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High Resolution & High Frame Rate Ultrasonic Spatial Compounding Imaging

IP.com Disclosure Number: IPCOM000011631D
Publication Date: 2003-Mar-10
Document File: 5 page(s) / 87K

Publishing Venue

The IP.com Prior Art Database

Abstract

The current state-of-the-art spatial compounding imaging technology causes undesirable smearing on moving tissue due to its low effective frame rate. This disadvantage makes spatial compounding less useful for vascular and/or cardiac applications. The present invention provides a solution for these clinical situations, in that spatial compounding is performed only in the region of interest (ROI). By using this technique, the total number of vectors fired per compound image is reduced dramatically compared to the conventional spatial compounding technique. This invention allows user to take advantage of the spatial compounding while keeping high resolution and high frame rate. It is especially useful in vascular/cardiac applications when tissue is constantly moving.

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FIELD OF TECHNOLOGY:

Ultrasound

INVENTION TITLE: 

Method and Apparatus for High-Resolution and High-Frame-Rate Ultrasonic Spatial Compounding Imaging at a Region of Interest

PROBLEM/BACKGROUND: 

The current available spatial compounding imaging technology causes undesirable smearing on moving tissue due to its low effective frame rate. This disadvantage makes spatial compounding less useful for vascular and/or cardiac applications. In general, the spatial resolution is also degraded due to the reduction in the number of vectors fired per frame in order to reach a decent frame rate.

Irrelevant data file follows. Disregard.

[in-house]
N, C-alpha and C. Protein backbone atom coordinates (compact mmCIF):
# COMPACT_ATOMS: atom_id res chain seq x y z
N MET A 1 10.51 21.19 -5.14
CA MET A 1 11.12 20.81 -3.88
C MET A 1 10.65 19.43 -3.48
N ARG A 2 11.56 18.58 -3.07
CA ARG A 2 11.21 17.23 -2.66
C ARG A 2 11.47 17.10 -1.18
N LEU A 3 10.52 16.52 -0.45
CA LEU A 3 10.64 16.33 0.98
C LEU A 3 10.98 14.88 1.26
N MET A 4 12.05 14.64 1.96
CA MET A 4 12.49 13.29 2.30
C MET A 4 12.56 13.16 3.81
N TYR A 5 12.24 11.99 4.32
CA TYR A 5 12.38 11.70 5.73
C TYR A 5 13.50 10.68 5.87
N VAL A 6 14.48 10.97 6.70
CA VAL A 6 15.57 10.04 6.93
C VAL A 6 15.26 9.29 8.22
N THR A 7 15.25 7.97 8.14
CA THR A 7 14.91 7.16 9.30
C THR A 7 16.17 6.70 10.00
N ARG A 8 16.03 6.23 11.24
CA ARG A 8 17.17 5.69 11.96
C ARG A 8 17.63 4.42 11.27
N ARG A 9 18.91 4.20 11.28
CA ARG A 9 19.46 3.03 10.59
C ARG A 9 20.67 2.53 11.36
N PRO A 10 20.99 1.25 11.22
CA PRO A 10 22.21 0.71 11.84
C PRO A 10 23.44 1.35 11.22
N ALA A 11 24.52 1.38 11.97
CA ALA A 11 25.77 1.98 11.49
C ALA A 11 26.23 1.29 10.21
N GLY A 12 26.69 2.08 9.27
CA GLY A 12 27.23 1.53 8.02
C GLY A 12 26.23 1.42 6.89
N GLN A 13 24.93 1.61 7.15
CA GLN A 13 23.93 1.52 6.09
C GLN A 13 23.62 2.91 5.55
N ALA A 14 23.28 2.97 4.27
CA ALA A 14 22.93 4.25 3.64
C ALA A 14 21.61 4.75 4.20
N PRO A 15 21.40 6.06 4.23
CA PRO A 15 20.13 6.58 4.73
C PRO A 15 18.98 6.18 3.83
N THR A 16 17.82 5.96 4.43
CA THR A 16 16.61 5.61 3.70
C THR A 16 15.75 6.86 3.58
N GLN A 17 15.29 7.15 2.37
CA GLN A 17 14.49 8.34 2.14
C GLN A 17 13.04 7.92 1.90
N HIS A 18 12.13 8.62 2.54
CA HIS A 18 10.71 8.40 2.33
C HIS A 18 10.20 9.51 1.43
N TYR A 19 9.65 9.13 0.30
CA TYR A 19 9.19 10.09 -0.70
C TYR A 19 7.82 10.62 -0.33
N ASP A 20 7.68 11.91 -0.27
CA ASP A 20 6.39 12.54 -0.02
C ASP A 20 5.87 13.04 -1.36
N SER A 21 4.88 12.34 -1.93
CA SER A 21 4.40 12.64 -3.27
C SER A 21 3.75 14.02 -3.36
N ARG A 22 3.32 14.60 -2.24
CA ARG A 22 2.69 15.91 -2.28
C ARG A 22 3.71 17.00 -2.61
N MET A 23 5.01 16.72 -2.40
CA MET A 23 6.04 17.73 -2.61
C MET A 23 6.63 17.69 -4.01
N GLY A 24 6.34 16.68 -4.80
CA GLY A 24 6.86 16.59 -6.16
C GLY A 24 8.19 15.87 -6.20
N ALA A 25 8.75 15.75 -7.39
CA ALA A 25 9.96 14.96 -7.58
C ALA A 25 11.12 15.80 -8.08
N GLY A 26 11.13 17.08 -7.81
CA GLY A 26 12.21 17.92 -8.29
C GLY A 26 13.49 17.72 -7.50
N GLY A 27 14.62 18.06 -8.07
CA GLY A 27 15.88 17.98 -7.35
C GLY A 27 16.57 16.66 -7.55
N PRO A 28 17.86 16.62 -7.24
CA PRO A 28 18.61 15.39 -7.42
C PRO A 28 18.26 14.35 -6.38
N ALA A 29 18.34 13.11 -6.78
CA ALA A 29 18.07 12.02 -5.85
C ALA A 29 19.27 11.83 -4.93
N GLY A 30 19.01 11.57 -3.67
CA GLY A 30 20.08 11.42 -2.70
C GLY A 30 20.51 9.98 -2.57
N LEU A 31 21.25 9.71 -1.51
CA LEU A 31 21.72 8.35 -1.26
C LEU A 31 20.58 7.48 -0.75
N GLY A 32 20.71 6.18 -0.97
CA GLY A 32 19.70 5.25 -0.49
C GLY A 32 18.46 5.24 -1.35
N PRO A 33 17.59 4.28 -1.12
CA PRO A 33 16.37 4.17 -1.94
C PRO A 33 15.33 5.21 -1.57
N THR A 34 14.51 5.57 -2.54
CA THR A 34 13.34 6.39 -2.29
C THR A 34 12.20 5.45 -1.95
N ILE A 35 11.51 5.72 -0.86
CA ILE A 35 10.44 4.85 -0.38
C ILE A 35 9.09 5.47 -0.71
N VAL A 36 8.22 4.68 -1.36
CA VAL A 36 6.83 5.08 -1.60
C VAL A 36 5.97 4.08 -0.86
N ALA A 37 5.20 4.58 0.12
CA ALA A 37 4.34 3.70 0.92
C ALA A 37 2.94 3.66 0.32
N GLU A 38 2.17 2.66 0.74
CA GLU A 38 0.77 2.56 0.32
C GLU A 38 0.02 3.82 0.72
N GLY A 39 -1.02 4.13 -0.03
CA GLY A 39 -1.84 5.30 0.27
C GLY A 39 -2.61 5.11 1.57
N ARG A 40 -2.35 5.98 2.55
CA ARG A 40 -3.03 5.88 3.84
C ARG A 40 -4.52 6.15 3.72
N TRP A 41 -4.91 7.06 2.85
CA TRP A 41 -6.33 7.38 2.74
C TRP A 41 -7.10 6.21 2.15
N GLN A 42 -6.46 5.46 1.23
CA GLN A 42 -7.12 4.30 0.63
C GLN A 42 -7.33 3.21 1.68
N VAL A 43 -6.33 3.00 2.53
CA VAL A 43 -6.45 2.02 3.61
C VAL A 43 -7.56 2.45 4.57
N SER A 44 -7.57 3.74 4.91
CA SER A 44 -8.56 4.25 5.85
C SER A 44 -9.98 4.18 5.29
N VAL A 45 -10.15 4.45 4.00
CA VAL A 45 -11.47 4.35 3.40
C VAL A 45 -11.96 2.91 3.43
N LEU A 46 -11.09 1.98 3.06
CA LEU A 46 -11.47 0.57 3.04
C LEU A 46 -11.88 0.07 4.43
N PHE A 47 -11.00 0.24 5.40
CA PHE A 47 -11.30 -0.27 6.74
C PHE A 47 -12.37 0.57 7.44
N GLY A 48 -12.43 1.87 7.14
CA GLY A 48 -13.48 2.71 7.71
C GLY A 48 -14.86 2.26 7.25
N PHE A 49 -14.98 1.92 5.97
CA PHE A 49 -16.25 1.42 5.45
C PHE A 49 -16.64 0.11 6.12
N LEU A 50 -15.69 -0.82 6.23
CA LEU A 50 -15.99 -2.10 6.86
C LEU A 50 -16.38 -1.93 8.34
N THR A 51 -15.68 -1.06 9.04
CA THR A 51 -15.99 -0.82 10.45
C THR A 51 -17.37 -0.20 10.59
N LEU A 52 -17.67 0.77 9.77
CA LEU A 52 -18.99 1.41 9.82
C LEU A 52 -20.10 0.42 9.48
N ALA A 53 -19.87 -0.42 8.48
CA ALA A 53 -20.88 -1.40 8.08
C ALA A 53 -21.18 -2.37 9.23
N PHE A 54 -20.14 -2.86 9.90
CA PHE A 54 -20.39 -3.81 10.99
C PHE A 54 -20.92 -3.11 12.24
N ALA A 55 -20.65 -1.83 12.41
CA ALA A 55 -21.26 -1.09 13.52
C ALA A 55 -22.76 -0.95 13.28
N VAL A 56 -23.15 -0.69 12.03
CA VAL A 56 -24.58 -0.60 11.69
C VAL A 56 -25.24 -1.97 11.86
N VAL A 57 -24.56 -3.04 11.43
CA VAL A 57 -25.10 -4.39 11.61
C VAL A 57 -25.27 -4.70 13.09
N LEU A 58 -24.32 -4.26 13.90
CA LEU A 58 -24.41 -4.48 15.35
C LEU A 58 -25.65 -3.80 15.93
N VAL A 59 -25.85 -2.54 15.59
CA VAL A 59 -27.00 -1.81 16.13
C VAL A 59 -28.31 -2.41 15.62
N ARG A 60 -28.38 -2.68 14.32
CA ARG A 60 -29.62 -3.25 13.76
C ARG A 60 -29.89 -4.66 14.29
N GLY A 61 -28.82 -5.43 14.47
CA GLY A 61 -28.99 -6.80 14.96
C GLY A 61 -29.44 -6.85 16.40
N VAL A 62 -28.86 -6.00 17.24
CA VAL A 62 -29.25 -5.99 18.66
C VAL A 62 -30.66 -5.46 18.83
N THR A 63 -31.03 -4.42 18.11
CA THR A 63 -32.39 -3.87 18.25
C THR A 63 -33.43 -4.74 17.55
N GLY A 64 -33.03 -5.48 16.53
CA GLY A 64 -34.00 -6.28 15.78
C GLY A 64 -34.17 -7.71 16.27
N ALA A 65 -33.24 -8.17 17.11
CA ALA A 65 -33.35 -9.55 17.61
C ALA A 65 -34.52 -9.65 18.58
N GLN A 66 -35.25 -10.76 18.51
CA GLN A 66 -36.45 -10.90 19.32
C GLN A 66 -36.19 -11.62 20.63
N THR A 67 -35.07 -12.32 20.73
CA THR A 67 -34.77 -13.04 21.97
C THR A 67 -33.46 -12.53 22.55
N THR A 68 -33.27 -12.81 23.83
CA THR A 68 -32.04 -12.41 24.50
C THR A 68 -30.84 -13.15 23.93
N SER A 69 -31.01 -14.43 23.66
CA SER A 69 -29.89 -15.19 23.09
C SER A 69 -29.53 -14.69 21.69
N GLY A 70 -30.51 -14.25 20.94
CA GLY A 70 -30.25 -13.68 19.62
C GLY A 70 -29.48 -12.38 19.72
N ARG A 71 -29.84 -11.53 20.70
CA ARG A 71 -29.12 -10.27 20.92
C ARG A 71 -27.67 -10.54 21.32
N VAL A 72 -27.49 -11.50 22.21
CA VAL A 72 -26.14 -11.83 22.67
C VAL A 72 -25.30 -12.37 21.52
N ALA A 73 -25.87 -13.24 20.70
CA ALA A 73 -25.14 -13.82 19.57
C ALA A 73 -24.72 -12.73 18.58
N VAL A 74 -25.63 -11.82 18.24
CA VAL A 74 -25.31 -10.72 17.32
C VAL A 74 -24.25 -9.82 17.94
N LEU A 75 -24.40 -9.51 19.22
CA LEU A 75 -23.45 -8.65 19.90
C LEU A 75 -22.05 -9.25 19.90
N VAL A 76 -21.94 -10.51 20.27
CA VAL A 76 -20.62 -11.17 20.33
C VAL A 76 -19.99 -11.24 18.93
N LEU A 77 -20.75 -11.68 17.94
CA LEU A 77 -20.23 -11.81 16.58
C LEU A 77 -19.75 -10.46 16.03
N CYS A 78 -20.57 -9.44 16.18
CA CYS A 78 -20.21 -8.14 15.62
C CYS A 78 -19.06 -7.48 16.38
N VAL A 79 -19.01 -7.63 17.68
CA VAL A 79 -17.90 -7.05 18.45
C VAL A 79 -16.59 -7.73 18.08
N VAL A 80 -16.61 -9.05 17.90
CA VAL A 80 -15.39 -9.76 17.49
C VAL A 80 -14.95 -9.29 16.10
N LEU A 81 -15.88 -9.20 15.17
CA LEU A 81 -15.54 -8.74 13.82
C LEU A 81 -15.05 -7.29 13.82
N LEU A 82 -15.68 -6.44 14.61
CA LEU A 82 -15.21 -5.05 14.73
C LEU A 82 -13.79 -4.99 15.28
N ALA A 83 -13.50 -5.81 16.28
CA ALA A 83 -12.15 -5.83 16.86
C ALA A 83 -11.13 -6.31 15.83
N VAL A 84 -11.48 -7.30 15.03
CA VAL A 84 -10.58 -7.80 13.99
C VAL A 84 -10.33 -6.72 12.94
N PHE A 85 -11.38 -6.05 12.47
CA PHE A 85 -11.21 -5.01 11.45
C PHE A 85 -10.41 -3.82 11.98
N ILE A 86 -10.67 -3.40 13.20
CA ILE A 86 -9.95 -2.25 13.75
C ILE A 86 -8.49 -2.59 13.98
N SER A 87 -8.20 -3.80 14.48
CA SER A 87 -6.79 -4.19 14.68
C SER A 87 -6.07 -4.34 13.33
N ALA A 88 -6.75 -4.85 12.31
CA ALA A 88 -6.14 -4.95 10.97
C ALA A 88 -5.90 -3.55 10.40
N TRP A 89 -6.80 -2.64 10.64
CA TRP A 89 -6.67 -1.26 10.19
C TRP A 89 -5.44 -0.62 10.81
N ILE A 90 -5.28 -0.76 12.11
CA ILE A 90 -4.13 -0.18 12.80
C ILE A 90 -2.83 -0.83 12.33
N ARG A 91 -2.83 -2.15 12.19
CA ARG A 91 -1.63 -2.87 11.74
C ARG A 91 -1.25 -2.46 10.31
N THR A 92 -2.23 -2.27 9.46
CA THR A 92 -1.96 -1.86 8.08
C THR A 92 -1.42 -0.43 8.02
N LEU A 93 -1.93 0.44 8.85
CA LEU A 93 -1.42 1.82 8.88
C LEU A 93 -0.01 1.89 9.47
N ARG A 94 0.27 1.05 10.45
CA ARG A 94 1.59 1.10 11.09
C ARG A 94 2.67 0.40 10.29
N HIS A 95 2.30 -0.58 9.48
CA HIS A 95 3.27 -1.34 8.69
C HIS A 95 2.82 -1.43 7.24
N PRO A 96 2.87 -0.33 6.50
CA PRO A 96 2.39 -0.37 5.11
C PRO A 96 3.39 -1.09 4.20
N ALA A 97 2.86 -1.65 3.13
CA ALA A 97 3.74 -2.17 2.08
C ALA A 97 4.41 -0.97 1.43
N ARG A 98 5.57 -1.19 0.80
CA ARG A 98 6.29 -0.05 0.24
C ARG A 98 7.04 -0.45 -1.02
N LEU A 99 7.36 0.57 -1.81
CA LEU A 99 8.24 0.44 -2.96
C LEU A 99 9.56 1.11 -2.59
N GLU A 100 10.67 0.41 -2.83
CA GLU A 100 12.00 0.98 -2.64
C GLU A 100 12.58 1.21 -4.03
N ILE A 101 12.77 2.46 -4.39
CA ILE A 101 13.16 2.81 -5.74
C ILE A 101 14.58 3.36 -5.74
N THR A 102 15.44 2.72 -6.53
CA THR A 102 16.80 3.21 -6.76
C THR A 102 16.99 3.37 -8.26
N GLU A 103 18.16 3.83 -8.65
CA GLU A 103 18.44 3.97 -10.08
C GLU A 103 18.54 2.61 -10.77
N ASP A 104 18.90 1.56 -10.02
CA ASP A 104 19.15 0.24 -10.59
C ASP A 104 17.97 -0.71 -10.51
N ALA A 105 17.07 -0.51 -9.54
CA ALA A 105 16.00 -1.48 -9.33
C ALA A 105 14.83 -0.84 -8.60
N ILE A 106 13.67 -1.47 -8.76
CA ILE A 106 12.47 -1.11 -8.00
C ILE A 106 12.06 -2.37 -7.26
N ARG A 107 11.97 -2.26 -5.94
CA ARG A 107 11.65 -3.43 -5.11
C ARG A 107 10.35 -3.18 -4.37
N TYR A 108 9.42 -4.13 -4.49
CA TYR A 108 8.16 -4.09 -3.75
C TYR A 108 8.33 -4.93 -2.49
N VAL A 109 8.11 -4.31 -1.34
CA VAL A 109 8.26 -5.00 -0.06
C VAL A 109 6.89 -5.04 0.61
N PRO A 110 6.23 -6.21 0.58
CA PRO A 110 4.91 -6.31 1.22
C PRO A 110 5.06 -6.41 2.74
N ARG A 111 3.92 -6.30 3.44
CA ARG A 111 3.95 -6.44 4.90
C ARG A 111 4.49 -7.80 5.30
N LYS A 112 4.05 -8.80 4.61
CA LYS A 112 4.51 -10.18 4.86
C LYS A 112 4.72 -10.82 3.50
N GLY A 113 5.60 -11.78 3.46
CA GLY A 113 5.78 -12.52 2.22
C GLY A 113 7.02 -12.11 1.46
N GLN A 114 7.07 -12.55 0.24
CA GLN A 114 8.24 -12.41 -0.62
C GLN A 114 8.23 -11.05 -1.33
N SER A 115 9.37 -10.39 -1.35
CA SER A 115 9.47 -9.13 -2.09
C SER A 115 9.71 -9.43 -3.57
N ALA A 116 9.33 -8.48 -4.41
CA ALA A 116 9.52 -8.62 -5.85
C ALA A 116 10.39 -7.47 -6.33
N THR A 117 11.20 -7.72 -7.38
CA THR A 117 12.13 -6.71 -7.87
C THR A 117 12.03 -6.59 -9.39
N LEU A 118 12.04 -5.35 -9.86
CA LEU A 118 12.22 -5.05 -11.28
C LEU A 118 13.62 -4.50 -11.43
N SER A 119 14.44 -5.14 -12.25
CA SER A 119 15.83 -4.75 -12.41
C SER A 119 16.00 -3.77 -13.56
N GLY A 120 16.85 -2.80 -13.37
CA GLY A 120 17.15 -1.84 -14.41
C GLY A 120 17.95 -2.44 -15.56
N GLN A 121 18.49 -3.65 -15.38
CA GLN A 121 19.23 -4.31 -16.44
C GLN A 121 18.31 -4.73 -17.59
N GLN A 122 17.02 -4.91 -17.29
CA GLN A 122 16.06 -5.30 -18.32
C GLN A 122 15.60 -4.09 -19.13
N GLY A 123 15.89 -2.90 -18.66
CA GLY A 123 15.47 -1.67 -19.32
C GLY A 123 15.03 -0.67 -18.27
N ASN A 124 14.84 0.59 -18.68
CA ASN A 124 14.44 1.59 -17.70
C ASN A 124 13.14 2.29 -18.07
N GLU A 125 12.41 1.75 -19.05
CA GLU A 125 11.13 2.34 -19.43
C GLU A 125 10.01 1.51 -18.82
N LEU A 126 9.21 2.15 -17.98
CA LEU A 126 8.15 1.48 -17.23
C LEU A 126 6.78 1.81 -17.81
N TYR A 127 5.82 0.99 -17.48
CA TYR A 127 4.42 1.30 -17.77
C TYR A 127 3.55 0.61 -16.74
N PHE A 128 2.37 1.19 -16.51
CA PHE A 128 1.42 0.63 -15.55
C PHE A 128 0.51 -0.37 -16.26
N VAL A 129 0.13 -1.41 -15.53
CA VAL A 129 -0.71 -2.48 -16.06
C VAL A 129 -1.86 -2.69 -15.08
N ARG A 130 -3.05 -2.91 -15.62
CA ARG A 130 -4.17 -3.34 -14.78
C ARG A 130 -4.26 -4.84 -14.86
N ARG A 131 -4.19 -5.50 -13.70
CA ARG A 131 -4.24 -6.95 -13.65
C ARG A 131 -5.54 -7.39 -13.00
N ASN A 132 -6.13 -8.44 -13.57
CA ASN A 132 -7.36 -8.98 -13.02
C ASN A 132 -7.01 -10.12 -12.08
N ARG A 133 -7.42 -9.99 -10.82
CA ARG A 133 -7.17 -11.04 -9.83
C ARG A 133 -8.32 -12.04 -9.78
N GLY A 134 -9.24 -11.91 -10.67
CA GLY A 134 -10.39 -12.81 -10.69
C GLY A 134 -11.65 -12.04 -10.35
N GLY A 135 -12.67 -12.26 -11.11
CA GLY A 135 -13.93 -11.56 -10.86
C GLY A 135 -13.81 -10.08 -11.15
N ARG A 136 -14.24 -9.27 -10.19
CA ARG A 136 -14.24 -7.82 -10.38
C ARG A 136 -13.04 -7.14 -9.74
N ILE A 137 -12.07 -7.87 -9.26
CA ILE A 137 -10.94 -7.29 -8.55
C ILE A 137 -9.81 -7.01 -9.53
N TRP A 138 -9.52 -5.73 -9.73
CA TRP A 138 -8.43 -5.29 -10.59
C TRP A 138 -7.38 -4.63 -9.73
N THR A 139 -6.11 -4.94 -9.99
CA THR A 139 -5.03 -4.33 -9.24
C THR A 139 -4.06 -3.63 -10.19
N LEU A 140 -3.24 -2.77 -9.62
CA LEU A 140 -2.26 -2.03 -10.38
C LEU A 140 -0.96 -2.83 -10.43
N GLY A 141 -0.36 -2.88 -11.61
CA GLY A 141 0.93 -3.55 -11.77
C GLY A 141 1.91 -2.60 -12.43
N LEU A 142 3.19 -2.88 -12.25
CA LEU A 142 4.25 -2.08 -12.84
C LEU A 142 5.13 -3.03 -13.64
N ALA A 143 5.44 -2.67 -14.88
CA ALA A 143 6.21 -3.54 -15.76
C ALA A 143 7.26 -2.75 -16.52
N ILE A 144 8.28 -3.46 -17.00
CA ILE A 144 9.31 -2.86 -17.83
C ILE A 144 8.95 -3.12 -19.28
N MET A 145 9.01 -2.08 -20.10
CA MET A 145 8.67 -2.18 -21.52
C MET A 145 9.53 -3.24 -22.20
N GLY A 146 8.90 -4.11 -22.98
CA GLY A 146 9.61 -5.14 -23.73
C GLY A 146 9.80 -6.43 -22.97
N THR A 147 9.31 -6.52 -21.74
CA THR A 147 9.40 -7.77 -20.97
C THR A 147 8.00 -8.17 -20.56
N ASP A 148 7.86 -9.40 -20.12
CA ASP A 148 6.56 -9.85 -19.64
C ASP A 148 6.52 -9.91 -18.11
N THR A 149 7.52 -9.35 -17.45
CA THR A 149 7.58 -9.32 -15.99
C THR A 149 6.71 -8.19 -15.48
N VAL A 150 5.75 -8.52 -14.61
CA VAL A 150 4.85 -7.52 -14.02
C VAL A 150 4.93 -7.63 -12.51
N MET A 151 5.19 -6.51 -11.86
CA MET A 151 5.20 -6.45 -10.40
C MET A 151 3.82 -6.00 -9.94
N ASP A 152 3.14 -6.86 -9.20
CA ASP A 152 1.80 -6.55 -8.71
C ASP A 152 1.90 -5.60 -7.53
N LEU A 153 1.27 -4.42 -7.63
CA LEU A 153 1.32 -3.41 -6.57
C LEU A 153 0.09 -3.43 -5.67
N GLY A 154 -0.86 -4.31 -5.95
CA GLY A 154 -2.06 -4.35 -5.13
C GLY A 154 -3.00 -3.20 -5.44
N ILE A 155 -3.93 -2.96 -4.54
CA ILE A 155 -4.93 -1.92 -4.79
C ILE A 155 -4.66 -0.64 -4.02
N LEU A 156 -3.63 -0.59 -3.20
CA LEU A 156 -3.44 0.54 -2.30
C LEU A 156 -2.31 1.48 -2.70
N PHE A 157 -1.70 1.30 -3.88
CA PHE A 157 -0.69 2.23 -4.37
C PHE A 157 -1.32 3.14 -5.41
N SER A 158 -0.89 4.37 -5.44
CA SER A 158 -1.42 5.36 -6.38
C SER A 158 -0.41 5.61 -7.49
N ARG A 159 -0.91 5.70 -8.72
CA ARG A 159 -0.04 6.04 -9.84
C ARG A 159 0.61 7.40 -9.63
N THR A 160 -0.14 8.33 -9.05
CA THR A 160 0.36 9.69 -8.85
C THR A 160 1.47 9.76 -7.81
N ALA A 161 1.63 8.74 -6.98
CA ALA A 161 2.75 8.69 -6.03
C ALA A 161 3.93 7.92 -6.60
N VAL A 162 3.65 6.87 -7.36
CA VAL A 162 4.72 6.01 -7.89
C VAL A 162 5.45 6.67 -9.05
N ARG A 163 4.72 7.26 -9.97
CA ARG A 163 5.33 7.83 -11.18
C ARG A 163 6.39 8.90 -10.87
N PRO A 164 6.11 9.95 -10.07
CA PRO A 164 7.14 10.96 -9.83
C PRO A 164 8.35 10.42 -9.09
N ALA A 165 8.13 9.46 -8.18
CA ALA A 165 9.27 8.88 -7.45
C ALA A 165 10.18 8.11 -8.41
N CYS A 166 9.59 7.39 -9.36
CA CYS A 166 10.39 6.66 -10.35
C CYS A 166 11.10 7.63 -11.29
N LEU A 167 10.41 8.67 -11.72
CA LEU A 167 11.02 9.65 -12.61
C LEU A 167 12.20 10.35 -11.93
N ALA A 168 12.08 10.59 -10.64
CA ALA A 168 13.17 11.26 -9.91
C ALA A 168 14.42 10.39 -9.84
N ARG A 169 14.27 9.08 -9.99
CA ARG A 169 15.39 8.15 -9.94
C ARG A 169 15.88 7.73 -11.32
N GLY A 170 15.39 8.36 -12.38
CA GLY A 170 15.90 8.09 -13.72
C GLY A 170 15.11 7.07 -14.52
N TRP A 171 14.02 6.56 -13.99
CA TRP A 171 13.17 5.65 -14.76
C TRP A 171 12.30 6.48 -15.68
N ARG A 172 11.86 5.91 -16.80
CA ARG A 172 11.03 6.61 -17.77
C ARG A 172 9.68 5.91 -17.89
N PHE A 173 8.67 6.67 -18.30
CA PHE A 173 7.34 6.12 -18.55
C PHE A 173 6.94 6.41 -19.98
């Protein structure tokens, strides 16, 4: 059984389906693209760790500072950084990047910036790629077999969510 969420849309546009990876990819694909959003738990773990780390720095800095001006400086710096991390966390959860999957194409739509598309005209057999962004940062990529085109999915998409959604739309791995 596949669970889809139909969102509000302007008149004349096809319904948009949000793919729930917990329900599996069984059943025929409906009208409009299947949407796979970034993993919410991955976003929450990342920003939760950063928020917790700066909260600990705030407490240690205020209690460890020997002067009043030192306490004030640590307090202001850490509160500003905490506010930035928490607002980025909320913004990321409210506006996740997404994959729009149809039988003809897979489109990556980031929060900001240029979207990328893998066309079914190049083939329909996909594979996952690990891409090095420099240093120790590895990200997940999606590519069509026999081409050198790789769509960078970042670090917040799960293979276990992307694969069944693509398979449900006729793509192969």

In many clinical applications, only certain critical (suspicious) regions of the entire image need to be evaluated with improved contrast resolution (or reduced speckle.) This invention provides a solution for these clinical situations, in that spatial compounding is performed only in the region of interest (ROI). Beyond ROI, the image areas consist of pixels formed only from non-steered frame. By using this technique, the total number of vectors fired per compound image is reduced dramatically compared to the conventional spatial compounding technique, as most often the ROI size is only a small fraction of the entire image size. Therefore, without too much reduction on frame rate, spatial resolution inside the ROI can be improved by using high vector line density within the ROI. Also, the overall spatial resolution can be improved by using high vector line density for the non-steered frame.

INVENTION DESCRIPTION: 

The procedure of this invention is summarized as following:

1. User selects region of interest (ROI).  This can be done by placing a ROI box on the image as used in colorflow imaging.

2. Based on the size and location of the ROI box, the scanner computes vector sets to be fired from each steered angle in order to fully cover the ROI box.

3. For each scan cycle, the scanner first fires full vector set at the non-steered direction and then fires the computed vector sets for each steering angle sequentially. Here, the number of vectors fired at each steered direction is only a fraction of the total number of vectors available per frame. The scan cycle is repeated until the scan is stopped or imaging setting is changed by the user.

4. The scanner displays the entire image and updates the image whenever the firing at one of the directions is completed. Only the ROI box covered by the selected vector set from this steered direction is updated. The updating is implemented by subtracting the old data from the compound region and adding the new data to it. Other region of the image remains unchanged. Proper weighting may be applied to enforce uniform gain of the entire image and smooth transition between the ROI box (compound region) and the area surrounding it.

An alternative approach is to display the ROI only. The procedure is the following:

1. User selects region of interest (ROI).  This can be done by placing a ROI box on the image as used in colorflow imagi...